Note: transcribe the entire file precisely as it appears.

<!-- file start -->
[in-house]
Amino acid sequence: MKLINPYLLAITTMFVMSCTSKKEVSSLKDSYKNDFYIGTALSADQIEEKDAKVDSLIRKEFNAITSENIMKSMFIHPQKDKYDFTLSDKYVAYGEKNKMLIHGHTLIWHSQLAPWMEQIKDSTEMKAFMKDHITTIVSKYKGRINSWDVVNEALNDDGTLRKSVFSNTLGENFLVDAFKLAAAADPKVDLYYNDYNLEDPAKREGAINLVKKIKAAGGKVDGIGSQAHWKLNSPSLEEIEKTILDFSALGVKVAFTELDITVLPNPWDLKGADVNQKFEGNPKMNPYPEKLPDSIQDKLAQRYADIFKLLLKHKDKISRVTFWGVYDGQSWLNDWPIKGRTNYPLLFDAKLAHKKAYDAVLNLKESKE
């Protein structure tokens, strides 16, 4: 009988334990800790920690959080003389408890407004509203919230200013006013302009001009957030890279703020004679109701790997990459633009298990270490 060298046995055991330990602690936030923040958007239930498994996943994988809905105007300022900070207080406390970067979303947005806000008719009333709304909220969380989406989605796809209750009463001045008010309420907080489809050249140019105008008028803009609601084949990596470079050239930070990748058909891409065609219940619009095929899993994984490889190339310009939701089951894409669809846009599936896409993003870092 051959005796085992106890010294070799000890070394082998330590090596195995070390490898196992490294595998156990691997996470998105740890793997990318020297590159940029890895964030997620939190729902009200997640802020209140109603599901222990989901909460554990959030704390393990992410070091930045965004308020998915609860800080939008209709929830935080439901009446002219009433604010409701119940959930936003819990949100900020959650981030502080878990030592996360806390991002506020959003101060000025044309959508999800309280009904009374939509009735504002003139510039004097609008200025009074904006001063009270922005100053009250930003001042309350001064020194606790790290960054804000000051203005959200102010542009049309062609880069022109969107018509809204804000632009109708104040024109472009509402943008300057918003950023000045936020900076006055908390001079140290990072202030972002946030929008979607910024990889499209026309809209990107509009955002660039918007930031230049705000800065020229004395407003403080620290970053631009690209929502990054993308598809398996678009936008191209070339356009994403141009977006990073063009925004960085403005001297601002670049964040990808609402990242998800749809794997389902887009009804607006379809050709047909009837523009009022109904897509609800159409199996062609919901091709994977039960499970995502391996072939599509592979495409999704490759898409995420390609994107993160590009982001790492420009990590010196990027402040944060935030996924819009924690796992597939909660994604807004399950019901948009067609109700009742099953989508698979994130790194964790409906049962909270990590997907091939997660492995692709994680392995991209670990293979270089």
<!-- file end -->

[in-house]
Amino acid sequence: MKLINPYLLAITTMFVMSCTSKKEVSSLKDSYKNDFYIGTALSADQIEEKDAKVDSLIRKEFNAITSENIMKSMFIHPQKDKYDFTLSDKYVAYGEKNKMLIHGHTLIWHSQLAPWMEQIKDSTEMKAFMKDHITTIVSKYKGRINSWDVVNEALNDDGTLRKSVFSNTLGENFLVDAFKLAAAADPKVDLYYNDYNLEDPAKREGAINLVKKIKAAGGKVDGIGSQAHWKLNSPSLEEIEKTILDFSALGVKVAFTELDITVLPNPWDLKGADVNQKFEGNPKMNPYPEKLPDSIQDKLAQRYADIFKLLLKHKDKISRVTFWGVYDGQSWLNDWPIKGRTNYPLLFDAKLAHKKAYDAVLNLKESKE
């Protein structure tokens, strides 16, 4: 009988334990800790920690959080003389408890407004509203919230200013006013302009001009957030890279703020004679109701790997990459633009298990270490 060298046995055991330990602690936030923040958007239930498994996943994988809905105007300022900070207080406390970067979303947005806000008719009333709304909220969380989406989605796809209750009463001045008010309420907080489809050249140019105008008028803009609601084949990596470079050239930070990748058909891409065609219940619009095929899993994984490889190339310009939701089951894409669809846009599936896409993003870092 051959005796085992106890010294070799000890070394082998330590090596195995070390490898196992490294595998156990691997996470998105740890793997990318020297590159940029890895964030997620939190729902009200997640802020209140109603599901222990989901909460554990959030704390393990992410070091930045965004308020998915609860800080939008209709929830935080439901009446002219009433604010409701119940959930936003819990949100900020959650981030502080878990030592996360806390991002506020959003101060000025044309959508999800309280009904009374939509009735504002003139510039004097609008200025009074904006001063009270922005100053009250930003001042309350001064020194606790790290960054804000000051203005959200102010542009049309062609880069022109969107018509809204804000632009109708104040024109472009509402943008300057918003950023000045936020900076006055908390001079140290990072202030972002946030929008979607910024990889499209026309809209990107509009955002660039918007930031230049705000800065020229004395407003403080620290970053631009690209929502990054993308598809398996678009936008191209070339356009994403141009977006990073063009925004960085403005001297601002670049964040990808609402990242998800749809794997389902887009009804607006379809050709047909009837523009009022109904897509609800159409199996062609919901091709994977039960499970995502391996072939599509592979495409999704490759898409995420390609994107993160590009982001790492420009990590010196990027402040944060935030996924819009924690796992597939909660994604807004399950019901948009067609109700009742099953989508698979994130790194964790409906049962909270990590997907091939997660492995692709994680392995991209670990293979270089």